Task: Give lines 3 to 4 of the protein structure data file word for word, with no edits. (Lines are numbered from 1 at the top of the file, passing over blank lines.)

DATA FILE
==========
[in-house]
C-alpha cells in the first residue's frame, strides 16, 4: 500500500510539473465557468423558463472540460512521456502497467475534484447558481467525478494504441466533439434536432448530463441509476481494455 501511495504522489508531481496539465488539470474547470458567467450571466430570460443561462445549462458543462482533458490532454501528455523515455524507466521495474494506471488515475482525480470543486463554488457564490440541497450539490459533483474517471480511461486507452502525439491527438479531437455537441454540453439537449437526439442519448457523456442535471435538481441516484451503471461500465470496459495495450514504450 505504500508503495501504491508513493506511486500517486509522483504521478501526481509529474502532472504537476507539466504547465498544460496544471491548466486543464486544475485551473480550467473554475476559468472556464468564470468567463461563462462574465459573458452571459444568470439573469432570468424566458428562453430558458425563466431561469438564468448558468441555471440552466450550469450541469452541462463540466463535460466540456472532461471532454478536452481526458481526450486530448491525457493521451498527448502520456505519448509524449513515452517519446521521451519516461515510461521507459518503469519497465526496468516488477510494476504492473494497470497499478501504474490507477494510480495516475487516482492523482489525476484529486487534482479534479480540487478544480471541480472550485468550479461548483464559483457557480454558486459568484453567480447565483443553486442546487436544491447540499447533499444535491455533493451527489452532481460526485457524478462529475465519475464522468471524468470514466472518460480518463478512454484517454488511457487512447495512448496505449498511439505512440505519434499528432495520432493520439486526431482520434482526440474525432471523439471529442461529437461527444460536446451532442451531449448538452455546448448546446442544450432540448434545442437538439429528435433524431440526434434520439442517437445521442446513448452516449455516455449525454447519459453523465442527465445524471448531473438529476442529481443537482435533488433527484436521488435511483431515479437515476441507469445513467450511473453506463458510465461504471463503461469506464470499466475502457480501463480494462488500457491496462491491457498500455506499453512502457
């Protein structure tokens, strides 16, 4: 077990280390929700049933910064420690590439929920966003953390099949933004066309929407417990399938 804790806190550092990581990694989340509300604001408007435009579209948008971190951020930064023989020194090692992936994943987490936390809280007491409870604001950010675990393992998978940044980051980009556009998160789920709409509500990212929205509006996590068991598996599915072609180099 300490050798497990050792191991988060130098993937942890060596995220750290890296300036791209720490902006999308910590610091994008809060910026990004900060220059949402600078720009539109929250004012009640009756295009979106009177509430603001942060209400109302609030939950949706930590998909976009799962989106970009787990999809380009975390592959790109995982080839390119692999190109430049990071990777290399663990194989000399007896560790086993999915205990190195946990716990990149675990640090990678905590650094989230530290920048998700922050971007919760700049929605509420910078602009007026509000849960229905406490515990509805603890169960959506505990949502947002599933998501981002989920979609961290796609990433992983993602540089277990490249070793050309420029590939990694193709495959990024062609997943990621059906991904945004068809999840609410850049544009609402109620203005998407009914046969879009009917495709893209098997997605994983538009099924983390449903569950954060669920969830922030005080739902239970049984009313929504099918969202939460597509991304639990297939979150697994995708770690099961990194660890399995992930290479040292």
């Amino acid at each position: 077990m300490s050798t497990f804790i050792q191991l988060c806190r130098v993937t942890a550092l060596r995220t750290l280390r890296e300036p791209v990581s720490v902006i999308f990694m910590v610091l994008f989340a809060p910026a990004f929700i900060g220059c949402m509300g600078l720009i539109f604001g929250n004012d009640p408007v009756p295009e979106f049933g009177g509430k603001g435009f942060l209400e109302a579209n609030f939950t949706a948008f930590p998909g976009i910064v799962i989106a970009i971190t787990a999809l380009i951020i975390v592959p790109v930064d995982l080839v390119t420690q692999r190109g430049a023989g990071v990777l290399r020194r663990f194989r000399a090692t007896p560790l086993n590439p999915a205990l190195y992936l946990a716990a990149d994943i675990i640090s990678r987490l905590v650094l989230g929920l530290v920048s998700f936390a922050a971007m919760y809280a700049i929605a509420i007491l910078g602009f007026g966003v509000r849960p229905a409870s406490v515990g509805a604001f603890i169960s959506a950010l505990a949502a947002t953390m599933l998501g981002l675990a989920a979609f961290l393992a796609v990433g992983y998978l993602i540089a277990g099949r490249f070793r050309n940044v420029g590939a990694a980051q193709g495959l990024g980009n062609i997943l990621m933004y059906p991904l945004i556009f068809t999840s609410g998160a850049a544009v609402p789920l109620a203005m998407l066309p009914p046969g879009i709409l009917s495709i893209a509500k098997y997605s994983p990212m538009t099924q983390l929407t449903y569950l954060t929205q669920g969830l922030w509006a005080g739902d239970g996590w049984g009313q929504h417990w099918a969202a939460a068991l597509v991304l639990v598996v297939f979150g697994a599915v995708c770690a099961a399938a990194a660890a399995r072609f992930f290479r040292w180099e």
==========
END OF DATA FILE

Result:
């Protein structure tokens, strides 16, 4: 077990280390929700049933910064420690590439929920966003953390099949933004066309929407417990399938 804790806190550092990581990694989340509300604001408007435009579209948008971190951020930064023989020194090692992936994943987490936390809280007491409870604001950010675990393992998978940044980051980009556009998160789920709409509500990212929205509006996590068991598996599915072609180099 300490050798497990050792191991988060130098993937942890060596995220750290890296300036791209720490902006999308910590610091994008809060910026990004900060220059949402600078720009539109929250004012009640009756295009979106009177509430603001942060209400109302609030939950949706930590998909976009799962989106970009787990999809380009975390592959790109995982080839390119692999190109430049990071990777290399663990194989000399007896560790086993999915205990190195946990716990990149675990640090990678905590650094989230530290920048998700922050971007919760700049929605509420910078602009007026509000849960229905406490515990509805603890169960959506505990949502947002599933998501981002989920979609961290796609990433992983993602540089277990490249070793050309420029590939990694193709495959990024062609997943990621059906991904945004068809999840609410850049544009609402109620203005998407009914046969879009009917495709893209098997997605994983538009099924983390449903569950954060669920969830922030005080739902239970049984009313929504099918969202939460597509991304639990297939979150697994995708770690099961990194660890399995992930290479040292």
């Amino acid at each position: 077990m300490s050798t497990f804790i050792q191991l988060c806190r130098v993937t942890a550092l060596r995220t750290l280390r890296e300036p791209v990581s720490v902006i999308f990694m910590v610091l994008f989340a809060p910026a990004f929700i900060g220059c949402m509300g600078l720009i539109f604001g929250n004012d009640p408007v009756p295009e979106f049933g009177g509430k603001g435009f942060l209400e109302a579209n609030f939950t949706a948008f930590p998909g976009i910064v799962i989106a970009i971190t787990a999809l380009i951020i975390v592959p790109v930064d995982l080839v390119t420690q692999r190109g430049a023989g990071v990777l290399r020194r663990f194989r000399a090692t007896p560790l086993n590439p999915a205990l190195y992936l946990a716990a990149d994943i675990i640090s990678r987490l905590v650094l989230g929920l530290v920048s998700f936390a922050a971007m919760y809280a700049i929605a509420i007491l910078g602009f007026g966003v509000r849960p229905a409870s406490v515990g509805a604001f603890i169960s959506a950010l505990a949502a947002t953390m599933l998501g981002l675990a989920a979609f961290l393992a796609v990433g992983y998978l993602i540089a277990g099949r490249f070793r050309n940044v420029g590939a990694a980051q193709g495959l990024g980009n062609i997943l990621m933004y059906p991904l945004i556009f068809t999840s609410g998160a850049a544009v609402p789920l109620a203005m998407l066309p009914p046969g879009i709409l009917s495709i893209a509500k098997y997605s994983p990212m538009t099924q983390l929407t449903y569950l954060t929205q669920g969830l922030w509006a005080g739902d239970g996590w049984g009313q929504h417990w099918a969202a939460a068991l597509v991304l639990v598996v297939f979150g697994a599915v995708c770690a099961a399938a990194a660890a399995r072609f992930f290479r040292w180099e």